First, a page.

When architect Karen Thomas surveys Seattle’s transformative growth, she sees something even more profound taking place.
“What I see happening in Seattle is the closest thing to a modern-day era of a Renaissance that we’ve seen since the original Renaissance times,” said Thomas, who works for Gensler, a global design and architecture firm. “We have become this Rome or Florence of sorts where you have the intellectuals gathering here, you have the innovators gathering here, you have the artists gathering here.”
Thomas is excited about the removal of the downtown viaduct and reimagining of Seattle’s waterfront, South Lake Union’s redevelopment, the new Key Arena and changes coming to Sodo, the light-industrial neighborhood south of downtown.
If you take the physical transformation in planning and design, plus all of the technology development, layer that with individual thought leaders and innovators, “to me that says Renaissance,” she said.
Thomas is the managing director for Gensler’s Seattle office. In January, the firm announced her promotion to Northwest regional managing principal. Along with a regional co-leader, she oversees San Francisco, San Jose, Oakland, Portland, Seattle and Vancouver, B.C., providing strategic direction for 44 Gensler offices and 5,700 design staff.
Thomas said it’s a great time to be in architecture. Building design has made significant advances, she said, thanks in part to biometric sensors and data being collected that reveal how people are using and responding to structures. That can include information on the effects of noise, light and smells.
Outside of work, Thomas is chairwoman for the Seattle Sports Commission board, on the executive boards for the Seattle ArtsFund and the Bloedel Reserve, on the board of directors for Visit Seattle, and an invited member of the Seattle Metropolitan Chamber of Commerce’s Community Development Round Table.
We caught up with Thomas for this Working Geek, a regular GeekWire feature. Continue reading for her answers to our questionnaire.
Current location: Seattle (with San Francisco, Oakland and Portland, frequently)
Computer types: Lenovo PC
Mobile devices: iPad, iPhone X
Favorite apps, cloud services and software tools: Photos, Notes, Spotify in daily life, Sharepoint and OneNote for working with teams.
Describe your workspace. Why does it work for you? “My physical office here in Seattle: I can see outside, I have lots of creative, energetic, super smart people around me, a big table to work on, no door so people can easily interact with me, choices of locations to sit and work around the office. But, I can really work anywhere as long as I have my iPad, phone, my black paper notebook and black Sign Pen.”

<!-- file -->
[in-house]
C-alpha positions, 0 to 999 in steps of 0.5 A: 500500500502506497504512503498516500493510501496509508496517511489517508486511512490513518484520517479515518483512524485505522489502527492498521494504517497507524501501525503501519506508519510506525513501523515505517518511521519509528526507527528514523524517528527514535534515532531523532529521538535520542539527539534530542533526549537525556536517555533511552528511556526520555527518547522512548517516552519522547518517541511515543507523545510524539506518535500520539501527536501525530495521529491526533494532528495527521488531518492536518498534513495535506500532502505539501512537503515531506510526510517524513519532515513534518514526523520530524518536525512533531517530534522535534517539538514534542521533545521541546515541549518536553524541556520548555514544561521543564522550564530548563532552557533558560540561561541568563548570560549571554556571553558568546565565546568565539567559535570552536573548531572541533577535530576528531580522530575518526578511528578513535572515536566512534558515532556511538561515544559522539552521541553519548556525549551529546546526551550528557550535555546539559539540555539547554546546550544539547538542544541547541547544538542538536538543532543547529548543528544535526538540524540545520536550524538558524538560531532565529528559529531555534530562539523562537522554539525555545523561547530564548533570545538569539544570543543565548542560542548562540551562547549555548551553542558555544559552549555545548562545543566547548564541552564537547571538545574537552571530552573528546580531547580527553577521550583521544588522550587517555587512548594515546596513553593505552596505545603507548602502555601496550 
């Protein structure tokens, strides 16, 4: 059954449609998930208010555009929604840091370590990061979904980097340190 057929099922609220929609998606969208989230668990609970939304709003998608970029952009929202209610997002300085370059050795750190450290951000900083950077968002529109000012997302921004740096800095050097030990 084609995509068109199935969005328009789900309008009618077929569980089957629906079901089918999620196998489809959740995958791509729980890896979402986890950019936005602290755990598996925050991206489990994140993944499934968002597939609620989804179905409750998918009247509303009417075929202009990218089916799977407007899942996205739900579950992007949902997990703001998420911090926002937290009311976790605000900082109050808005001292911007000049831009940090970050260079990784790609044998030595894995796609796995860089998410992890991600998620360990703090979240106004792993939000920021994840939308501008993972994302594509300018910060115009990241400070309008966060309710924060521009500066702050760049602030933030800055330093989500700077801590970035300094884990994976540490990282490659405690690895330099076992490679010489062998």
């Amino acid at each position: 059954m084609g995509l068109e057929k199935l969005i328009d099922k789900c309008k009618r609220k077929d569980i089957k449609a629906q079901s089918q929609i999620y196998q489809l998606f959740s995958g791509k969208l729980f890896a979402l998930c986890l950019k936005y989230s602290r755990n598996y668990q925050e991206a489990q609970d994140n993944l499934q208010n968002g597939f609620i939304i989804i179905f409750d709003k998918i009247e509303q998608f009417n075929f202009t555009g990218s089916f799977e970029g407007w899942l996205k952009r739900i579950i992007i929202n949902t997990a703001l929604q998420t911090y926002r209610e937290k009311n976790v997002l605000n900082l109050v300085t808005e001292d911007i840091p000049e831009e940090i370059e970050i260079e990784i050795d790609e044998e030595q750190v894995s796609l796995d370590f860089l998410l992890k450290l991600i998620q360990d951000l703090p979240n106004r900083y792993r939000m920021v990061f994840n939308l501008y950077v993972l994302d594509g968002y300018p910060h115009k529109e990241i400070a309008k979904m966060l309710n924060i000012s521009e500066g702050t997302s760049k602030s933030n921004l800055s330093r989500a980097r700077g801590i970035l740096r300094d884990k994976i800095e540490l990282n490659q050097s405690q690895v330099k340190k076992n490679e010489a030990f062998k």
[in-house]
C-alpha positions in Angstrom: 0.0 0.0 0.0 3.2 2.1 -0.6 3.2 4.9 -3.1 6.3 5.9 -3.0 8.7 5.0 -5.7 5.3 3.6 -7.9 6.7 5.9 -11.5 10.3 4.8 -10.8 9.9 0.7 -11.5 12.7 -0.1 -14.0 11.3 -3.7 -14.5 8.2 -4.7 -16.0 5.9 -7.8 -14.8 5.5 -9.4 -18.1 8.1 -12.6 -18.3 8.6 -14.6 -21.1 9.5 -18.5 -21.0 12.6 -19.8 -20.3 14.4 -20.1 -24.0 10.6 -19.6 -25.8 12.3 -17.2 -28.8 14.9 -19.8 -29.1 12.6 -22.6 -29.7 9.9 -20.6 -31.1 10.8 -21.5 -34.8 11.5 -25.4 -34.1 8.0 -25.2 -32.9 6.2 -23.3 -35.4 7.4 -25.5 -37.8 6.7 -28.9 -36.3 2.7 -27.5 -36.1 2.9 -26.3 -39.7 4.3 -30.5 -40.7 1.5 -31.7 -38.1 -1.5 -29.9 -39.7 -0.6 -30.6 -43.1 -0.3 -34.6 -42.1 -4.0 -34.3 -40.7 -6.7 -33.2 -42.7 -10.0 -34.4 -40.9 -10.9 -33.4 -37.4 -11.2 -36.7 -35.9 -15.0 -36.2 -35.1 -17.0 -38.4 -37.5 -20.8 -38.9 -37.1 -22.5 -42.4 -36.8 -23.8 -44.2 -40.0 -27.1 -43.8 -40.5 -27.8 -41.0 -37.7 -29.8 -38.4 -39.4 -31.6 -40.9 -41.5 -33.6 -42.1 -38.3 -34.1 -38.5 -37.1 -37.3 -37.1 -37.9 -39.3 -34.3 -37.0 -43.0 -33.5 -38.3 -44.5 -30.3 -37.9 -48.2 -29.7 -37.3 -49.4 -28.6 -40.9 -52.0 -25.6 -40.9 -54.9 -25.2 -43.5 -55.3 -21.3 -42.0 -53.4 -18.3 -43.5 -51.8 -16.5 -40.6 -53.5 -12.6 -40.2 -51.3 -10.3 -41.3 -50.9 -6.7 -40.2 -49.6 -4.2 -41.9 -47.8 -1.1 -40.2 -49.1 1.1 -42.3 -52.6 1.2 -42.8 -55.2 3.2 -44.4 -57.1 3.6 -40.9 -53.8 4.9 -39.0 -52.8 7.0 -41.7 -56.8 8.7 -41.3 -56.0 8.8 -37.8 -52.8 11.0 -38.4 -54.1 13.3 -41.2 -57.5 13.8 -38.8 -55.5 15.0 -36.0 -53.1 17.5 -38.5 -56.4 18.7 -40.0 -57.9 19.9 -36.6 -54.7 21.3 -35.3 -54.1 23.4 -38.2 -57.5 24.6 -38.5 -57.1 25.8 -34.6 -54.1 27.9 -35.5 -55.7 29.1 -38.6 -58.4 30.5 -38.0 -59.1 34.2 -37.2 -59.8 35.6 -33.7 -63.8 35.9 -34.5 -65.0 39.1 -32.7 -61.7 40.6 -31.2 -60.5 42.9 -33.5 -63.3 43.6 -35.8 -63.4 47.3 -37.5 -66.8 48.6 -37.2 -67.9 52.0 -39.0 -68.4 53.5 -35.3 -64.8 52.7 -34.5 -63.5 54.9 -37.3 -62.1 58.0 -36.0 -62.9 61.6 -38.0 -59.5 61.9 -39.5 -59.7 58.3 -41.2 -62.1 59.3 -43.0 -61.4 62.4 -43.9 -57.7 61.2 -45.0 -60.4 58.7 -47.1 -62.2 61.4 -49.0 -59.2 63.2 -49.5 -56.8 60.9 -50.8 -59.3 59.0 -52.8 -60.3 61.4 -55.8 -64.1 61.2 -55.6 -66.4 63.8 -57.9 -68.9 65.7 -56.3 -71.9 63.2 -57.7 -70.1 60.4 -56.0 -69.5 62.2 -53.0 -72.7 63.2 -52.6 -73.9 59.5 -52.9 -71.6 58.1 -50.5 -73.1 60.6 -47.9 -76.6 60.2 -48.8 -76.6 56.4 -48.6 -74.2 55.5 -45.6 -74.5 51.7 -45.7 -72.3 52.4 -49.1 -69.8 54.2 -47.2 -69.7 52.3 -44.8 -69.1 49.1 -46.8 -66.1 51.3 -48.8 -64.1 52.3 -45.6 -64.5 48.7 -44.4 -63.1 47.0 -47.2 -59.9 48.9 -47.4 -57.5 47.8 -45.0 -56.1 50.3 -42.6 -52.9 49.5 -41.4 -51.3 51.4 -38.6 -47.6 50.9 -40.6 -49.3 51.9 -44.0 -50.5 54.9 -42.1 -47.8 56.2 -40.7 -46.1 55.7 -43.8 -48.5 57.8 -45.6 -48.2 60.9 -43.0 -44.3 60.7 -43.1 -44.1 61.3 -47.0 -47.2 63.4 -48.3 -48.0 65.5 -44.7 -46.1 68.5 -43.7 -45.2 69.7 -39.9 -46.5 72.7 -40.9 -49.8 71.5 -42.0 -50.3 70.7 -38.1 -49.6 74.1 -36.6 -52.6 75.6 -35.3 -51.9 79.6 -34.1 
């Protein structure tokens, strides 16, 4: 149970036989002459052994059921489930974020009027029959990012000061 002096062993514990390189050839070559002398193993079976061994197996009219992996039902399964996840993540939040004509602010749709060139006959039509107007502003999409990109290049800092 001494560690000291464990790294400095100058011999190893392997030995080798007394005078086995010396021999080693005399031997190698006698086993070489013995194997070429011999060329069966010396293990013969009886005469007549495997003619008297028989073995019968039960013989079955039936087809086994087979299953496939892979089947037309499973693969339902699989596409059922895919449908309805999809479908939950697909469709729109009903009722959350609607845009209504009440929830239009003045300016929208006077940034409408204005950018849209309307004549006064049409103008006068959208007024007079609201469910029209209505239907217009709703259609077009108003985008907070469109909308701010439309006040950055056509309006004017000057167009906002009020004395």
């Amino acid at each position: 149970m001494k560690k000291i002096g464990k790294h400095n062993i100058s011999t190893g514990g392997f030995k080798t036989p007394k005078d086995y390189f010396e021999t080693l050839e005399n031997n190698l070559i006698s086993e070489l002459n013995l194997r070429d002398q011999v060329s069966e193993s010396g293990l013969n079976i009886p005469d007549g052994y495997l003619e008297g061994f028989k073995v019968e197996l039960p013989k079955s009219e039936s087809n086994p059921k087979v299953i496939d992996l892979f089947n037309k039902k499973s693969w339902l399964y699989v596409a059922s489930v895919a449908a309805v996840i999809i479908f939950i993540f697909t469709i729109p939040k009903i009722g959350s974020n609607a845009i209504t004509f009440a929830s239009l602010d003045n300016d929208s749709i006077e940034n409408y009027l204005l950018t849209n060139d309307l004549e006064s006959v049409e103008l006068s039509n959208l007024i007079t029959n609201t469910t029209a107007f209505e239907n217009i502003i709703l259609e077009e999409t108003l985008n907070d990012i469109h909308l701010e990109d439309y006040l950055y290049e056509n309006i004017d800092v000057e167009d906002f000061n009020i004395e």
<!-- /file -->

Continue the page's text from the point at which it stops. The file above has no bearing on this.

Your best advice for managing everyday work and life? “Being present in both! I get up every day to take it all on in the course of my workday, giving it all I’ve got (and then some), but I am also aware of our human capacity. I’m pretty good about going home at a reasonable time each day, going for a walk, cooking, being with family, watching some really good TV. Creating rituals are also helpful, whether it’s stopping to walk around the office mid-morning and mid-afternoon or making the weekend latte and staying in bed with my favorite magazines every Saturday. Those rituals create moments of mindfulness and keep you connected to who you are and what you’re doing.”
Your preferred social network? How do you use it for business/work? “I tend to stay off the social networks, not enough time to manage or perfect! I use LinkedIn regularly for connecting, networking, recruiting and finding interesting reads from interesting people.”
Current number of unanswered emails in your inbox? “1,068 (but they are mostly junk email from retailers who I haven’t unsubscribed yet).”
Number of appointments/meetings on your calendar this week? “32 (Waaaay too many. I’m getting help.)”
How do you run meetings? “I love to get everyone settled and focused by making it personal for a minute or two, take a breath. Take them from wherever and whatever else they have just been dealing with. Then, kick off with a clarity in purpose for the meeting. Get everyone’s head into the ‘why’ we are there. Make sure everyone in the room is participating, and is either providing value or intentionally gaining value, otherwise they shouldn’t be there next time.”
Everyday work uniform? “The prerequisite designer black. Black pants, black heeled boots, black cardigan or jacket. But the top and jewelry bring the punch.”
How do you make time for family? “Proactively creating family moments! We cook together. I’m a big holiday nut: lots of dinners, celebrations, decorations and entertaining. But I also love to do a family barbecue, family game night. The kids always have big groups of friends at the house.”
Best stress reliever? How do you unplug? “Walking. Mindless sitcoms. Love to go to sporting events, music, shows to become lost in a performance.”
What are you listening to? “Banana Pancakes Radio on Pandora, Coffeehouse on Spotify, Pink is the real deal, love Florence and the Machine, got to give a shout out to Chris Stapleton.”
Daily reads? Favorite sites and newsletters? “GeekWire (!), Seattle Times, New York Times, Harvard Business Review, Wall Street Journal, Puget Sound Business Journal”
Book on your nightstand (or e-reader)? “‘Sapiens: A Brief History of Humankind,’ by Yuval Noah Harari”
Night owl or early riser? “Neither. I’m a midday person! But I’m usually asleep by 10:30 p.m. and that darn alarm rings at 5:35 a.m.”
Where do you get your best ideas? “My loftiest ideas come on airplanes.”